Ken Steele’s 10th annual higher ed “year in review” looks back at 2016 and sums up the major news and trends shaping the postsecondary landscape in just 6 words.
In part 1, he reviews the many tragedies of 2016, from the loss of famous celebrities and great thinkers to Zika and Brangelina. 2016 was a year that left many feeling adrift, and the surge towards populism gave us Brexit, Trump, and Boaty McBoatface.
Plenty of trends we identified in previous years continued in 2016, from gender equity and sexual assault protocols to political correctness, indigenous content and “peak campus”. But in this episode, we look at a major disaster and an emerging trend that defined the year that was:
The biggest news story in Canada was unquestionably the Fort MacMurray wildfire, which swept through 1.5 million acres in northern Alberta. It caused the emergency evacuation of all 88,000 residents in town, destroyed 2,400 homes, and caused about $9 billion in damage. Keyano College was fortunate, in that its campuses escaped structural damage, but smoke remediation still cost about $15 million. Canada is still feeling the economic and labour market impacts of the disaster.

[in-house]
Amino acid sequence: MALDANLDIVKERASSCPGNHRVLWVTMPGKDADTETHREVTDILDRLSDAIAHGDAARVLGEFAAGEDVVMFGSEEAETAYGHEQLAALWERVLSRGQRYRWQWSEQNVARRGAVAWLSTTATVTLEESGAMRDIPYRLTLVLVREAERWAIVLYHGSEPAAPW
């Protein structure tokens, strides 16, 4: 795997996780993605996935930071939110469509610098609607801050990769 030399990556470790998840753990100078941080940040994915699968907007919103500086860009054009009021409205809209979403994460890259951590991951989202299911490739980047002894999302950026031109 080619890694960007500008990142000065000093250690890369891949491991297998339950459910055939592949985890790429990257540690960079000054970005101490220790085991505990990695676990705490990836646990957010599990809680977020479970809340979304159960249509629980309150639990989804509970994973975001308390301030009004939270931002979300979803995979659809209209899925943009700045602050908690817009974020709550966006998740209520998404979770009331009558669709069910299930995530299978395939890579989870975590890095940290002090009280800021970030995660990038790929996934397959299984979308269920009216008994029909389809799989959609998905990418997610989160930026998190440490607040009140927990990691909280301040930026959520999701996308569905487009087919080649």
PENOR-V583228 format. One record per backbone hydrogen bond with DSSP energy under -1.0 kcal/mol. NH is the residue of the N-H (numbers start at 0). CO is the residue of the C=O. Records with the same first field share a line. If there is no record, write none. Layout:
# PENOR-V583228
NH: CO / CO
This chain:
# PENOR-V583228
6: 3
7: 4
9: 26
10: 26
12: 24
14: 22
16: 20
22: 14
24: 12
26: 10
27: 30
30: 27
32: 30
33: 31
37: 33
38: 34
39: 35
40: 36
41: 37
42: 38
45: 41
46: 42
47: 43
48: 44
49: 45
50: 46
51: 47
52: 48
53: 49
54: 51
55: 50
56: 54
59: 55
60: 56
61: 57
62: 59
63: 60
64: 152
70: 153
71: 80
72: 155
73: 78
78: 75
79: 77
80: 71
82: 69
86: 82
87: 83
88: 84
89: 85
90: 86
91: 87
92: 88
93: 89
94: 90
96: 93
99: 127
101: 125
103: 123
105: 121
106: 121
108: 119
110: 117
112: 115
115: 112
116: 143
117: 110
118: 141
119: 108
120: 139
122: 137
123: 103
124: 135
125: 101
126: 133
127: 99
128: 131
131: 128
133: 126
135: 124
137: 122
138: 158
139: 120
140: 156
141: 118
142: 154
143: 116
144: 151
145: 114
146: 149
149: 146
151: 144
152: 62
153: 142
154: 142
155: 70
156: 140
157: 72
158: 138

Momentum towards free tuition programs has been building across North America for several years. In 2014, the “Tennessee Promise” offered students 2 years of community college for zero tuition. In 2015, President Obama proposed a $60 billion “American College Promise” program, and Minnesota and Oregon approved plans of their own. In 2016, Kentucky followed suit, and Bernie Sanders pushed for free university tuition as well.
In Canada, Quebec CÉGEPs have been offering free tuition for 50 years now, but in 2016 Ontario and New Brunswick launched new programs. The Canadian Federation of Students published a report calling for “education justice,” and calculating that it would cost the federal government $10.2 billion. CFS staged a day of protest in early November.
Next time, in part 2, we’ll look at the global shift towards populism, protectionism, and a post-truth distrust of intellectuals. The trends pose major challenges, and some opportunities, to higher education.
Stay tuned until after the closing credits for some bloopers!
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